One of the wonders of Wikipedia is that it’s written almost entirely by volunteers. Together, hundreds of thousands of people have contributed to more than 5.3 million articles on the English language version alone. There is a challenge for Wikipedia inherent in its volunteer model, however: subjects that many people know about, that many people are interested in, and which don’t require dense research or specialized training, are far more likely to be the subject of well-developed articles. Sports, video games, and film, for example, are well represented. Some specialized areas like medicine and military history have found groups of highly dedicated editors, but, in general, academic subjects are more likely to be either omitted or poorly covered.
When editors do want to improve an academic subject, they often find that the sources they need are trapped behind expensive paywalls or only accessible via certain institutions. It’s for subjects like these that the Wikipedia Visiting Scholars program shines. Through it, Wikipedians form relationships with educational institutions. Volunteers are given access to the institution’s library resources, like databases, ebooks, and other materials, and agree to use them to improve articles in a topic area of mutual interest. The institutions increase the impact of their holdings while helping to make a difference in an important subject area, and the Wikipedian is empowered to make contributions without being limited by source access.
I’m happy to announce the newest Wikipedia Visiting Scholar, Eryk Salvaggio, sponsored by Brown University’s John Nicholas Brown Center for Public Humanities and Cultural Heritage. Eryk will be using Brown’s resources to improve articles in one of those academic areas that could use a bit more attention: ethnic studies.
Eryk has been a Wikipedian for about two years, editing as User:Owlsmcgee, and in that time has made substantial contributions to a number of articles on Japanese culture, women in the arts, and political prisoners. In particular, he brought the article on State Shinto to Good Article status and either created or made significant improvements to the articles on women in Japan, Itako, women in Shinto, Shinto wedding, Ayoka Chenzira, and the 2010 Manezhnaya Square riot trials.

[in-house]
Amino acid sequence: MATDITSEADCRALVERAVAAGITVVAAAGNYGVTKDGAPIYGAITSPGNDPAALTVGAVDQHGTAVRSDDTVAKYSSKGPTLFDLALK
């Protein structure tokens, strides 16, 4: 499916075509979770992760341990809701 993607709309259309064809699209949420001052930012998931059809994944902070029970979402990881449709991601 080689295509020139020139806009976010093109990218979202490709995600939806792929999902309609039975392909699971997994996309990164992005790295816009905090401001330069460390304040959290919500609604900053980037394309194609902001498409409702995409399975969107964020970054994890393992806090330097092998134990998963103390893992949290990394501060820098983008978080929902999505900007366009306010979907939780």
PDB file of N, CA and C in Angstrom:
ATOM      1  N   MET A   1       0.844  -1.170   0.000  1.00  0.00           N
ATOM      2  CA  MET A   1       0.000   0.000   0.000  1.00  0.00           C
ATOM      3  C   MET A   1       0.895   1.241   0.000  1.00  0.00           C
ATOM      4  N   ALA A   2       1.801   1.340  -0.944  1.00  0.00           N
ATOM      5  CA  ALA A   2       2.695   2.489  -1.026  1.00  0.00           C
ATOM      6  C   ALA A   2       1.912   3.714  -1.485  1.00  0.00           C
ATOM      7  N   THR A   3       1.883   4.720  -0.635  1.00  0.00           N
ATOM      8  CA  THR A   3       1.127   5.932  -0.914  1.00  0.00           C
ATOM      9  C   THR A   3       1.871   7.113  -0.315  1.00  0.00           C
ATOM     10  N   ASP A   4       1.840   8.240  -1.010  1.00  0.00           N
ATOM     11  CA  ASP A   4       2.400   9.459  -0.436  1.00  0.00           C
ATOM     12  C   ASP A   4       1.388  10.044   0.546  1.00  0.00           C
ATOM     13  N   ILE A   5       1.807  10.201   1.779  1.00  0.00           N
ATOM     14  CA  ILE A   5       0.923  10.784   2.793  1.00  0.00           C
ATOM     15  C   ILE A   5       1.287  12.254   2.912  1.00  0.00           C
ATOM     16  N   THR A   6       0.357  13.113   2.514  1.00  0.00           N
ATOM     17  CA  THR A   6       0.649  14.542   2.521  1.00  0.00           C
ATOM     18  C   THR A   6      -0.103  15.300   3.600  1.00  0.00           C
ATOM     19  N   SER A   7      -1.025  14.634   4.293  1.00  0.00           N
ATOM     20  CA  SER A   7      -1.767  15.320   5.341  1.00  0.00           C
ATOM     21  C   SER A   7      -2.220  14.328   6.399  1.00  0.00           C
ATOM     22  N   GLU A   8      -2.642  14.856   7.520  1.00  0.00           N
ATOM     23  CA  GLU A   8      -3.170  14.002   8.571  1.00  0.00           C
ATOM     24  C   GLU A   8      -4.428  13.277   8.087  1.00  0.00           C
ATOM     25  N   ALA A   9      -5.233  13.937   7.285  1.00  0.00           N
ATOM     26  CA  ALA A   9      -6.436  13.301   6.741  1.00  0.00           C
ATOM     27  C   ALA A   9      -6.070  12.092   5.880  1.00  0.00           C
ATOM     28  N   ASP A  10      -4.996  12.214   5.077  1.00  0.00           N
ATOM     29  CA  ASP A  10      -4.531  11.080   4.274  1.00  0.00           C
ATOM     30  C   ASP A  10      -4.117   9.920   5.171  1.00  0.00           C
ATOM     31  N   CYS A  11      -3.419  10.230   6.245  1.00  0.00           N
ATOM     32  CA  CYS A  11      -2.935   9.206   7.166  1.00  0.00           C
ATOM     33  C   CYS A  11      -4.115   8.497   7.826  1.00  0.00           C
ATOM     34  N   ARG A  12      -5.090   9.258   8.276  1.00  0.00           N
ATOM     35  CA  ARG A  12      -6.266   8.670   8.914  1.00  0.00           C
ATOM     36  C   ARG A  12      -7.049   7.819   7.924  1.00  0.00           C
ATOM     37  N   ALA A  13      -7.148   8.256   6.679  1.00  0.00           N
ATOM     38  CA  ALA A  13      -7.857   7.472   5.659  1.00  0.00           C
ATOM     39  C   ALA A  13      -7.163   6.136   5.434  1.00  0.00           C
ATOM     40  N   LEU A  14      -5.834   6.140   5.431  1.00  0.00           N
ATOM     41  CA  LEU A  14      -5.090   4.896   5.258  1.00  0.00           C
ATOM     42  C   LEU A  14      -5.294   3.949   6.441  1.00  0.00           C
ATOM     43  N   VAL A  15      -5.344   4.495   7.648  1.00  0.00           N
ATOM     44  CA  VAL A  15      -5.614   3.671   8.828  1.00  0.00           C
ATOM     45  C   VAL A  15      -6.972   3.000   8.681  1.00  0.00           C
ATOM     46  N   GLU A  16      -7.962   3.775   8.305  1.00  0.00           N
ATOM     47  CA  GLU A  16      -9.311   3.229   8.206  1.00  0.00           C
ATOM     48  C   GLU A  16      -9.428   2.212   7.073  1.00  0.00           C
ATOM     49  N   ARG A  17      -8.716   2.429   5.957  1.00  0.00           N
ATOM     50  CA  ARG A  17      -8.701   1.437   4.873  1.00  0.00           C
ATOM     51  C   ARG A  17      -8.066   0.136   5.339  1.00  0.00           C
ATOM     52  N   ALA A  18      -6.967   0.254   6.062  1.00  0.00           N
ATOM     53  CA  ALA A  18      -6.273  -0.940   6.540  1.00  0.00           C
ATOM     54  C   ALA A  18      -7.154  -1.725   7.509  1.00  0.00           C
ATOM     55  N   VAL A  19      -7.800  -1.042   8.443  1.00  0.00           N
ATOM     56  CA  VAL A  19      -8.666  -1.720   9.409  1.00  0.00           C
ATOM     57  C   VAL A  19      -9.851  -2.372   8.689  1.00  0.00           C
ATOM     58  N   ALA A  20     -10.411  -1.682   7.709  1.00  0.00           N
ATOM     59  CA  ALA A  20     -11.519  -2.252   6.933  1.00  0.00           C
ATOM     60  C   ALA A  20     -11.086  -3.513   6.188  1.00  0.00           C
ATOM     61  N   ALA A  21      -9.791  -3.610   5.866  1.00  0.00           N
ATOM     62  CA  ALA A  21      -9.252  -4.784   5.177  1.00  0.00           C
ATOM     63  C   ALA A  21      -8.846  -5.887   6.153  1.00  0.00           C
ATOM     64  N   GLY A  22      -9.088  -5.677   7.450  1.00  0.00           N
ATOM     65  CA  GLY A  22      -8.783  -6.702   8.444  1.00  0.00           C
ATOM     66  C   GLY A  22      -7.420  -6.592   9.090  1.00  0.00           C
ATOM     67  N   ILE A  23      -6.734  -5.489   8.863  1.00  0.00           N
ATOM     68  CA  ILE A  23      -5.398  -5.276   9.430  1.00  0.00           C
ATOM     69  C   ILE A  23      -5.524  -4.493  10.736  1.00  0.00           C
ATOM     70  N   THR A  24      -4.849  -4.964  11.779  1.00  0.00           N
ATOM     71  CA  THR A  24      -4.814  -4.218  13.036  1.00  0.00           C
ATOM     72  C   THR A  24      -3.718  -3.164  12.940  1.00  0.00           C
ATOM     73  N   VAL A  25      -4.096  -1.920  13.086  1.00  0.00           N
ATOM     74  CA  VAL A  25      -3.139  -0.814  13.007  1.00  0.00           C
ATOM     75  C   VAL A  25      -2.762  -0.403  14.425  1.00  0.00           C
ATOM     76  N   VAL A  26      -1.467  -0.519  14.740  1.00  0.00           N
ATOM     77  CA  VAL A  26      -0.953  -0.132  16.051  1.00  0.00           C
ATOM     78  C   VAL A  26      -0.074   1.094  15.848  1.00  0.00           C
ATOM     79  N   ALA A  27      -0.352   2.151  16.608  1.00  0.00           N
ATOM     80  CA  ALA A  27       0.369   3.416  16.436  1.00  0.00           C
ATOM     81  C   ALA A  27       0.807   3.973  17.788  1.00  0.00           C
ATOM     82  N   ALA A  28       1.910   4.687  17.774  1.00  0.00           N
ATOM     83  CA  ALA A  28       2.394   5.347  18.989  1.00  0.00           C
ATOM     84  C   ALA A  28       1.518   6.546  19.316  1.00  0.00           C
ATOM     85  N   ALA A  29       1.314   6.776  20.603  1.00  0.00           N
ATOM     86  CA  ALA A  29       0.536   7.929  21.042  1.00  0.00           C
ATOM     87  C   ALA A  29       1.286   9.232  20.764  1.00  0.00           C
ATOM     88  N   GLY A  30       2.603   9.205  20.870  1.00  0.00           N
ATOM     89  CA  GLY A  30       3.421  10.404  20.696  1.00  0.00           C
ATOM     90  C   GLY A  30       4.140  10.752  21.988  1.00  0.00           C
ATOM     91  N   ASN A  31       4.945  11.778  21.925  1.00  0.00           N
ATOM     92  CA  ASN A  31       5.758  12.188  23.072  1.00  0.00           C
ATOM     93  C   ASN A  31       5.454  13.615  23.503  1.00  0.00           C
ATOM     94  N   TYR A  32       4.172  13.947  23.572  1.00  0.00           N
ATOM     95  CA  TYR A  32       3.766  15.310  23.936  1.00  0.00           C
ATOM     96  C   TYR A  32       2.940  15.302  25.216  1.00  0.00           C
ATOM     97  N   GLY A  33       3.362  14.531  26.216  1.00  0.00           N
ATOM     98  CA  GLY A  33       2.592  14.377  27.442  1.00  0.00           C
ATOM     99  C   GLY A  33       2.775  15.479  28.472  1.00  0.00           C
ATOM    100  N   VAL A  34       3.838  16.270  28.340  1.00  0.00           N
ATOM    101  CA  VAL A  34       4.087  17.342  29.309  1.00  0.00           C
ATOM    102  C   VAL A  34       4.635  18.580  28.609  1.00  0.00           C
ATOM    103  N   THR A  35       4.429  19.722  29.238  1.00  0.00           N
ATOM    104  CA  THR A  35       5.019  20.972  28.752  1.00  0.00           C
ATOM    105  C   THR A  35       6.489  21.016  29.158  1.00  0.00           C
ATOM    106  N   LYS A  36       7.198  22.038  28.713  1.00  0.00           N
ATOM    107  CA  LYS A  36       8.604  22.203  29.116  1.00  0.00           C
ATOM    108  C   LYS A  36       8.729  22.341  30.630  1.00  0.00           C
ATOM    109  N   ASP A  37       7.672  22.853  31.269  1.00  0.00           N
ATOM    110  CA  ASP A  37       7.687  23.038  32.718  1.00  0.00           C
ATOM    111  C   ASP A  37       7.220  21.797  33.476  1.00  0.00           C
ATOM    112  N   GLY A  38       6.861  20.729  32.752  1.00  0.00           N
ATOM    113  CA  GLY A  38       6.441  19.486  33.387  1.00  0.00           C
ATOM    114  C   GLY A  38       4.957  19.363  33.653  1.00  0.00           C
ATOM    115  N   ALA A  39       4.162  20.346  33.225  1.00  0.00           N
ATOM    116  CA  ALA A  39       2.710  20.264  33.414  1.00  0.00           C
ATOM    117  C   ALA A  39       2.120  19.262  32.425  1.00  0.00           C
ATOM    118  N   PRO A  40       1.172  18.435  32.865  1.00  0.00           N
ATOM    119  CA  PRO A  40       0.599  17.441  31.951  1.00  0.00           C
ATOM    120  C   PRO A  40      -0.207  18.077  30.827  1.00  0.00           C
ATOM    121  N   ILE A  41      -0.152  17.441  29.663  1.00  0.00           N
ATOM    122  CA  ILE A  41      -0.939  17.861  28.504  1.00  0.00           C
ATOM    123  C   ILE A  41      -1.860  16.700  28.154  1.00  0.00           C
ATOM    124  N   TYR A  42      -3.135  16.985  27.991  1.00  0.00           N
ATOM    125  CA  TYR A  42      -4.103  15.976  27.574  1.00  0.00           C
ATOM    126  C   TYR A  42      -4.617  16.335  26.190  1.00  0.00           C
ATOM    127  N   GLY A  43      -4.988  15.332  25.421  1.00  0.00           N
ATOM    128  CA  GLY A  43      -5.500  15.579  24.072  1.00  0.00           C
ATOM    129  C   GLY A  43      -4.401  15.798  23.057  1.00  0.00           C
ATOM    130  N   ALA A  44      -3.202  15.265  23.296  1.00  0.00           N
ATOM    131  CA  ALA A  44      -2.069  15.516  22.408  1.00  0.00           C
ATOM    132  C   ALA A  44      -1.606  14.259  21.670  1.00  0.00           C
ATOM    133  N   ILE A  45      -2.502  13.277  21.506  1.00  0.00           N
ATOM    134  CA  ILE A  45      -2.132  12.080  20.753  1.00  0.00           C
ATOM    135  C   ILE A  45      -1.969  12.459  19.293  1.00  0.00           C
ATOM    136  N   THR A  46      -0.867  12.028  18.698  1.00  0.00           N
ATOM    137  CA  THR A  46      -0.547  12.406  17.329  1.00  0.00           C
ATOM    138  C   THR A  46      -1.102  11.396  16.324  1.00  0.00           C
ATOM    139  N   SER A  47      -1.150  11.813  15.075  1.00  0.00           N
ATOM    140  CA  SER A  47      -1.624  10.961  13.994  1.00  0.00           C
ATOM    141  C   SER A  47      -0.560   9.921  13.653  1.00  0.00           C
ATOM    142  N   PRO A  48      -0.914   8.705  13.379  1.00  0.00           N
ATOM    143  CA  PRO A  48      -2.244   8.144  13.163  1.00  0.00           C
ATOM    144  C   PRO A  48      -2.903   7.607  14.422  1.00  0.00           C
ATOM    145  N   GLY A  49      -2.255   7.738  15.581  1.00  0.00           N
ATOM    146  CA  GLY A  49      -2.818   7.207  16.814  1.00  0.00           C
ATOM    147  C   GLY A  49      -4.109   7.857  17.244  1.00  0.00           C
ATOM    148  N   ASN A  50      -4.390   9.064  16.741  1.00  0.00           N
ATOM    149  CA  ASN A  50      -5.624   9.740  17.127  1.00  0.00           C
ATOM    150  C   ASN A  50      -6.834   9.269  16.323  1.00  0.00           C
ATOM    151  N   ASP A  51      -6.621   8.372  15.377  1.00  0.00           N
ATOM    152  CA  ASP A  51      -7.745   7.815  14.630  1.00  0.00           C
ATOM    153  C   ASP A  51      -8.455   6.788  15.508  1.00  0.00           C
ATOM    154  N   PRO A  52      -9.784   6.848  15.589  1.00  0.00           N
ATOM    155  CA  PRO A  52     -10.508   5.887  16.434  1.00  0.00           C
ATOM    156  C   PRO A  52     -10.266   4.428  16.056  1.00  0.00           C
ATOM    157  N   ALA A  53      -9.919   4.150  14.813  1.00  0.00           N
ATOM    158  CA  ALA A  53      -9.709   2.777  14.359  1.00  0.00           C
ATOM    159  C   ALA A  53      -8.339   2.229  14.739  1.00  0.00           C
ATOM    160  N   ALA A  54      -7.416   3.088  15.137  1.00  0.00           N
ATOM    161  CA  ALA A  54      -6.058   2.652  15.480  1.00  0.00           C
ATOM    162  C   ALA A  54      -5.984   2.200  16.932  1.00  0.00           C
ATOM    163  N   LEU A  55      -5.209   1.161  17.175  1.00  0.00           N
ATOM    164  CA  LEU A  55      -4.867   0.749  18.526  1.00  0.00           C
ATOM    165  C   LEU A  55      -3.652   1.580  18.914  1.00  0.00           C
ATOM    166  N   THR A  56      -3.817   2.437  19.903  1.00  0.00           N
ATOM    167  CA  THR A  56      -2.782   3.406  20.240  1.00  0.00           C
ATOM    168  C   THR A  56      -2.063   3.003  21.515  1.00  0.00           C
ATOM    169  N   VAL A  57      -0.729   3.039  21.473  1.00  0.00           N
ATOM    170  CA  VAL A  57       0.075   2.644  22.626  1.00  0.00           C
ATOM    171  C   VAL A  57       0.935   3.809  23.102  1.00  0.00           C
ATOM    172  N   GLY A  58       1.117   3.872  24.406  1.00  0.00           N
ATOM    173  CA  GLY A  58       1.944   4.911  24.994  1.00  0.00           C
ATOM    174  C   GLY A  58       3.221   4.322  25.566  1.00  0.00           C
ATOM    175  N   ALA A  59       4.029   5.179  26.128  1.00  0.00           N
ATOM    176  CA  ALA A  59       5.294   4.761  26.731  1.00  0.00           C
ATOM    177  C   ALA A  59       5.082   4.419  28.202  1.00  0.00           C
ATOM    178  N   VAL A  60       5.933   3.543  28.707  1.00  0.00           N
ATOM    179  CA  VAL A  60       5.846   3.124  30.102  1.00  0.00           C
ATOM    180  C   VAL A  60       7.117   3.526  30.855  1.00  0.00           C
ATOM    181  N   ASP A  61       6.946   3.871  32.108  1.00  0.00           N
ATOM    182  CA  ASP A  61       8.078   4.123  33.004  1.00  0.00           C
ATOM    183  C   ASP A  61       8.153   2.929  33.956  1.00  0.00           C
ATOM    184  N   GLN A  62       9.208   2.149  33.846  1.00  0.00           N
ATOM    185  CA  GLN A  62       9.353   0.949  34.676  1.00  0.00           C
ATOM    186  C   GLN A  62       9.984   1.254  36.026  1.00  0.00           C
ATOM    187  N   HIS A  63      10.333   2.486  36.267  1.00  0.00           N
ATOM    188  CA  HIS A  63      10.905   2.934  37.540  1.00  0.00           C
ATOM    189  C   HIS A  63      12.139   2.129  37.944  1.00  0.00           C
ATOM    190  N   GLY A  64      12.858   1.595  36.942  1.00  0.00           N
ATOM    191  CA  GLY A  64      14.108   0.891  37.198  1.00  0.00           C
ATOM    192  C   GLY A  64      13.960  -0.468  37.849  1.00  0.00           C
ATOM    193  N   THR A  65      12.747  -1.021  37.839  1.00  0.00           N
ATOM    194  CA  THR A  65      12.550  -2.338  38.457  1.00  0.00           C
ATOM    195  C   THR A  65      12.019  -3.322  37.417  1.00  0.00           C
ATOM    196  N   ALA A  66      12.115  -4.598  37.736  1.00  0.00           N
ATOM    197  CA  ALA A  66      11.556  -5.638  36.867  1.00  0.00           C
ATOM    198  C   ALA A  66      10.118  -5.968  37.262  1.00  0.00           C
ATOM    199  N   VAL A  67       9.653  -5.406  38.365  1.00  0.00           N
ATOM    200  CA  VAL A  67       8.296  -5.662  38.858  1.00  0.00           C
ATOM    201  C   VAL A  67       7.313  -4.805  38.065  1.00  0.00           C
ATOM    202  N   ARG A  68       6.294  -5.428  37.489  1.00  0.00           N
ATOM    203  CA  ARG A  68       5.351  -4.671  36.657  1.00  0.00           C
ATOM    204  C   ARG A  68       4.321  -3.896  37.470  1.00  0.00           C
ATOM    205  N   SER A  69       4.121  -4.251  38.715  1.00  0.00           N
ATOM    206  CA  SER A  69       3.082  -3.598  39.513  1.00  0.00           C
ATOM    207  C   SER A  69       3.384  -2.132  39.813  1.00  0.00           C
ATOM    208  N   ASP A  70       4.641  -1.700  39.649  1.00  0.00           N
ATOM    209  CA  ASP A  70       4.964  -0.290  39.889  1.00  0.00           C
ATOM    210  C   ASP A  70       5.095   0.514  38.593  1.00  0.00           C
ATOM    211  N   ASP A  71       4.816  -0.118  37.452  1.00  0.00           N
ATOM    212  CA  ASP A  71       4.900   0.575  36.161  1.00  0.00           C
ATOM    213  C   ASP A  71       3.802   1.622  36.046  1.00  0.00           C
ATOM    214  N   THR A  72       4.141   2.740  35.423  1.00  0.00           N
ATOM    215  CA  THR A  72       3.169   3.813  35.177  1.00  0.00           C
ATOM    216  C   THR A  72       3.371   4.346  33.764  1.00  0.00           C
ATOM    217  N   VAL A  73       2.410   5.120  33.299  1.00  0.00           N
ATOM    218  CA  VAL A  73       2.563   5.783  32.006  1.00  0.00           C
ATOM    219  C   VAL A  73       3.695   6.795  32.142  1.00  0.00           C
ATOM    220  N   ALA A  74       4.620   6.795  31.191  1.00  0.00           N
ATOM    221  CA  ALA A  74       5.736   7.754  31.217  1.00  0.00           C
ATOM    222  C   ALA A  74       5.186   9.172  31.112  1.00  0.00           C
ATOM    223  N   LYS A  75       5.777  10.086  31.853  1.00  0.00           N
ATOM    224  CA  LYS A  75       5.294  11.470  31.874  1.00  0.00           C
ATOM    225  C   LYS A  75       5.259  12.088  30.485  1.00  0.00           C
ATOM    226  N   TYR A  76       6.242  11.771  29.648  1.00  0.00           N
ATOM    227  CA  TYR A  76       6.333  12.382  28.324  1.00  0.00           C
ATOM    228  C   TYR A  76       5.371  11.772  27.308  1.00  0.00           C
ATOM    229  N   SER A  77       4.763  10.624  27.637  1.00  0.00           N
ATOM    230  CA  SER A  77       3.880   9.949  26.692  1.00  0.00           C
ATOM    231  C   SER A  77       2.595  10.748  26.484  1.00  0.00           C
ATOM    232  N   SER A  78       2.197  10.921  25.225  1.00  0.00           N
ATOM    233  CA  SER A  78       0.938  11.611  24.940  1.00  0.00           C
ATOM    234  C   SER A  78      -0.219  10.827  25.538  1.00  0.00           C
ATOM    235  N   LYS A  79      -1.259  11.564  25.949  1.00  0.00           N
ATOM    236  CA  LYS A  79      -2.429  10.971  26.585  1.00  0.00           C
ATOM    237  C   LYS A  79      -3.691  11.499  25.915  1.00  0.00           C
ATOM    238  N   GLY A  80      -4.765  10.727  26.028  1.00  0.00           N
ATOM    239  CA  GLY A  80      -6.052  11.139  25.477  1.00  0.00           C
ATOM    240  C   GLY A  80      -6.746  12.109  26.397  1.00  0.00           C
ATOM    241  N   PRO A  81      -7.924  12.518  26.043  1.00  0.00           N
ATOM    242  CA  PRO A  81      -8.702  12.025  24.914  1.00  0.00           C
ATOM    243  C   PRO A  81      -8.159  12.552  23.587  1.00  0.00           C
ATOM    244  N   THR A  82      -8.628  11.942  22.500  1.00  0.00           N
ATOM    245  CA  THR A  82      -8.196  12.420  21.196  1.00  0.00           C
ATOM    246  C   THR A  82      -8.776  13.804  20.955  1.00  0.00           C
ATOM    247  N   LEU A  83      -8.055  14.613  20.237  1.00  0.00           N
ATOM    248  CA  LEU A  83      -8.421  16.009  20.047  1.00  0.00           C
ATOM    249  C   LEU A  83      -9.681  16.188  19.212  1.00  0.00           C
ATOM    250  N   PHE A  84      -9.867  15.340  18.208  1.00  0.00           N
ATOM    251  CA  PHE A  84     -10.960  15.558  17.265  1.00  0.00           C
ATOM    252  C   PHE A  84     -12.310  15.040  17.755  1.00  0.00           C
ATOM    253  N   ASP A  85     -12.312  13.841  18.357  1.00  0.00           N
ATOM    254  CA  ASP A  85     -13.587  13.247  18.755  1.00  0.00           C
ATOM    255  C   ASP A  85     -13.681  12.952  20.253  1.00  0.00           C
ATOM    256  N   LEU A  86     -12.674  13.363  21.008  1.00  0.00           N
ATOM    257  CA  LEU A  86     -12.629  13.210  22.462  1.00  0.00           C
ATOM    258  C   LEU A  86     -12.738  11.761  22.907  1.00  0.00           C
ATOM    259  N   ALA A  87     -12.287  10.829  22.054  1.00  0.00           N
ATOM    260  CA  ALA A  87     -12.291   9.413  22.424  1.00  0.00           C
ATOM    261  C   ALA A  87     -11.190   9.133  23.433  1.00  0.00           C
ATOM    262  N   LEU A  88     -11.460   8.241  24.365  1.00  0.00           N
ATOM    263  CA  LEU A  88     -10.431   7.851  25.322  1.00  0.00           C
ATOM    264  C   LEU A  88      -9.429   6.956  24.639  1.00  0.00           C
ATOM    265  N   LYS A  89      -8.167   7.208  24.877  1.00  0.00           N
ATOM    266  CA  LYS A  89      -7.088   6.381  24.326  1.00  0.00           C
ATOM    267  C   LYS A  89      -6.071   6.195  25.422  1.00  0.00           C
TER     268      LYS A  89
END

Eryk has a background in journalism, communications, and academia. He was the online editor of the Bangor Daily News before moving abroad to write and teach English in Japan. He earned a masters degree in Global Communications from the London School of Economics in 2013, where he focused on media portrayals of ethnic minorities and migrant communities in Japan and the UK. His name may be familiar to readers of this blog, as Eryk was also Wiki Education’s former Communications Manager. He is currently Event & Social Media Manager for swissnex San Francisco, where he writes about intersections of art, science, research, and technology.
“I’m excited to be back at the intersection of Wikipedia and education as a Visiting Scholar,” Eryk said. “I’m a little bit in love with the Wikipedia project, and with Wiki Education’s mission to craft solid, reliable content to fill in Wikipedia’s missing pieces. Thanks to Brown University, I’ll be able to focus on bringing forward information related to the history, art, and culture of global diasporas and the issues related to migration in the United States and abroad.”
Sponsoring Eryk at Brown is Jim McGrath, Postdoctoral Fellow in Digital Public Humanities at the John Nicholas Brown Center for Public Humanities and Cultural Heritage.
“Wikipedia is one of the world’s largest public humanities projects, and we’re delighted to work with Eryk to make it better,” he said. “We’re particularly excited about the opportunity to think about improving resources related to Ethnic Studies on Wikipedia. With Eryk’s help, we can think more about how the research we do on Brown’s campus can make a bigger impact on an invaluable digital resource that millions of us rely on every day. The Visiting Scholars Program seems like a great way for a campus like Brown to get its students, faculty, and community partners thinking more about Wikipedia and its relationship to our ongoing work in Ethnic Studies, American Studies, and Public Humanities initiatives. We can’t wait to get started!”
Read more about this collaboration in the announcement on the John Nicholas Brown Center for Public Humanities and Cultural Heritage website.
Image: Nightingale-Brown House, by Kenneth C. Zirkel, CC BY-SA 3.0, via Wikimedia Commons.